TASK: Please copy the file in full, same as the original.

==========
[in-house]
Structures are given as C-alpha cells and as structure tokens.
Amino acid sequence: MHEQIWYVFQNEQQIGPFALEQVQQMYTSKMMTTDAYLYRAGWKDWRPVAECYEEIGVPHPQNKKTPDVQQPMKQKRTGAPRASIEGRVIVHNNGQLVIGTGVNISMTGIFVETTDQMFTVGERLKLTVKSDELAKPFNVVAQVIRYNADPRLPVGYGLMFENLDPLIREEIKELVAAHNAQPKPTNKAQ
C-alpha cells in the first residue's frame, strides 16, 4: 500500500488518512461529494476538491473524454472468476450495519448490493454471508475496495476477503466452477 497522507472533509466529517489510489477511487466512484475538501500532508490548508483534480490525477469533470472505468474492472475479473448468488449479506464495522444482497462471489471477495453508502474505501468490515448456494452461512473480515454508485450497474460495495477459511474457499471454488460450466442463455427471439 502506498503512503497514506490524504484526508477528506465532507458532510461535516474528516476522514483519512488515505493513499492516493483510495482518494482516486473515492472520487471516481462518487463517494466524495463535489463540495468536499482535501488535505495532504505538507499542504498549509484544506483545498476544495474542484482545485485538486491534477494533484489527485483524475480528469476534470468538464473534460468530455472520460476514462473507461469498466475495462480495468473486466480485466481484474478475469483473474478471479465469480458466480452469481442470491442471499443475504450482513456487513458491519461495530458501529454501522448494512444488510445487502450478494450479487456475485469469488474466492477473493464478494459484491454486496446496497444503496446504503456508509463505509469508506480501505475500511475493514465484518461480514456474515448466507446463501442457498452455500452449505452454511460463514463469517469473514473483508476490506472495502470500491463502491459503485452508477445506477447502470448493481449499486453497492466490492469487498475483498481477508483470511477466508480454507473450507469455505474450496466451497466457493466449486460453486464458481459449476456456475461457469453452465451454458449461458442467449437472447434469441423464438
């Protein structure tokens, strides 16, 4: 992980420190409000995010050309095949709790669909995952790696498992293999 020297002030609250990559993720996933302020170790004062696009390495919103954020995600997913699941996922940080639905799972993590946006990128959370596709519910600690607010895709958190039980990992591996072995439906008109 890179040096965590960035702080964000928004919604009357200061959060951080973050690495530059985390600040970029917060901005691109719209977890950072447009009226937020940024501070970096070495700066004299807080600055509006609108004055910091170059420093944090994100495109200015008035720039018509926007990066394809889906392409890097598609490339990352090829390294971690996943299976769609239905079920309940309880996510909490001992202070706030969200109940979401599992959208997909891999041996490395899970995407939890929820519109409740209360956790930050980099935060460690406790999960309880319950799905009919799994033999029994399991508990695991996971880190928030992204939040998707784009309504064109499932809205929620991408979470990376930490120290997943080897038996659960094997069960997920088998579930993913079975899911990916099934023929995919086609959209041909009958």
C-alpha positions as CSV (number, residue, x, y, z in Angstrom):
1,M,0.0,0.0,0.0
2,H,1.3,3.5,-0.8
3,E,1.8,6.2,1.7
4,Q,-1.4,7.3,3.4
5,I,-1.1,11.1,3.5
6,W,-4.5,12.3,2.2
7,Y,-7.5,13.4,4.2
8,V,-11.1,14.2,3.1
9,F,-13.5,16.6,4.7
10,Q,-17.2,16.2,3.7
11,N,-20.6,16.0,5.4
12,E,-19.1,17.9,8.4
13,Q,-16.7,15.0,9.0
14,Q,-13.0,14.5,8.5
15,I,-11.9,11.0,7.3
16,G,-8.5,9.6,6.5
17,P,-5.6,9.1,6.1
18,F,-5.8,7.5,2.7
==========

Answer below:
[in-house]
Structures are given as C-alpha cells and as structure tokens.
Amino acid sequence: MHEQIWYVFQNEQQIGPFALEQVQQMYTSKMMTTDAYLYRAGWKDWRPVAECYEEIGVPHPQNKKTPDVQQPMKQKRTGAPRASIEGRVIVHNNGQLVIGTGVNISMTGIFVETTDQMFTVGERLKLTVKSDELAKPFNVVAQVIRYNADPRLPVGYGLMFENLDPLIREEIKELVAAHNAQPKPTNKAQ
C-alpha cells in the first residue's frame, strides 16, 4: 500500500488518512461529494476538491473524454472468476450495519448490493454471508475496495476477503466452477 497522507472533509466529517489510489477511487466512484475538501500532508490548508483534480490525477469533470472505468474492472475479473448468488449479506464495522444482497462471489471477495453508502474505501468490515448456494452461512473480515454508485450497474460495495477459511474457499471454488460450466442463455427471439 502506498503512503497514506490524504484526508477528506465532507458532510461535516474528516476522514483519512488515505493513499492516493483510495482518494482516486473515492472520487471516481462518487463517494466524495463535489463540495468536499482535501488535505495532504505538507499542504498549509484544506483545498476544495474542484482545485485538486491534477494533484489527485483524475480528469476534470468538464473534460468530455472520460476514462473507461469498466475495462480495468473486466480485466481484474478475469483473474478471479465469480458466480452469481442470491442471499443475504450482513456487513458491519461495530458501529454501522448494512444488510445487502450478494450479487456475485469469488474466492477473493464478494459484491454486496446496497444503496446504503456508509463505509469508506480501505475500511475493514465484518461480514456474515448466507446463501442457498452455500452449505452454511460463514463469517469473514473483508476490506472495502470500491463502491459503485452508477445506477447502470448493481449499486453497492466490492469487498475483498481477508483470511477466508480454507473450507469455505474450496466451497466457493466449486460453486464458481459449476456456475461457469453452465451454458449461458442467449437472447434469441423464438
């Protein structure tokens, strides 16, 4: 992980420190409000995010050309095949709790669909995952790696498992293999 020297002030609250990559993720996933302020170790004062696009390495919103954020995600997913699941996922940080639905799972993590946006990128959370596709519910600690607010895709958190039980990992591996072995439906008109 890179040096965590960035702080964000928004919604009357200061959060951080973050690495530059985390600040970029917060901005691109719209977890950072447009009226937020940024501070970096070495700066004299807080600055509006609108004055910091170059420093944090994100495109200015008035720039018509926007990066394809889906392409890097598609490339990352090829390294971690996943299976769609239905079920309940309880996510909490001992202070706030969200109940979401599992959208997909891999041996490395899970995407939890929820519109409740209360956790930050980099935060460690406790999960309880319950799905009919799994033999029994399991508990695991996971880190928030992204939040998707784009309504064109499932809205929620991408979470990376930490120290997943080897038996659960094997069960997920088998579930993913079975899911990916099934023929995919086609959209041909009958």
C-alpha positions as CSV (number, residue, x, y, z in Angstrom):
1,M,0.0,0.0,0.0
2,H,1.3,3.5,-0.8
3,E,1.8,6.2,1.7
4,Q,-1.4,7.3,3.4
5,I,-1.1,11.1,3.5
6,W,-4.5,12.3,2.2
7,Y,-7.5,13.4,4.2
8,V,-11.1,14.2,3.1
9,F,-13.5,16.6,4.7
10,Q,-17.2,16.2,3.7
11,N,-20.6,16.0,5.4
12,E,-19.1,17.9,8.4
13,Q,-16.7,15.0,9.0
14,Q,-13.0,14.5,8.5
15,I,-11.9,11.0,7.3
16,G,-8.5,9.6,6.5
17,P,-5.6,9.1,6.1
18,F,-5.8,7.5,2.7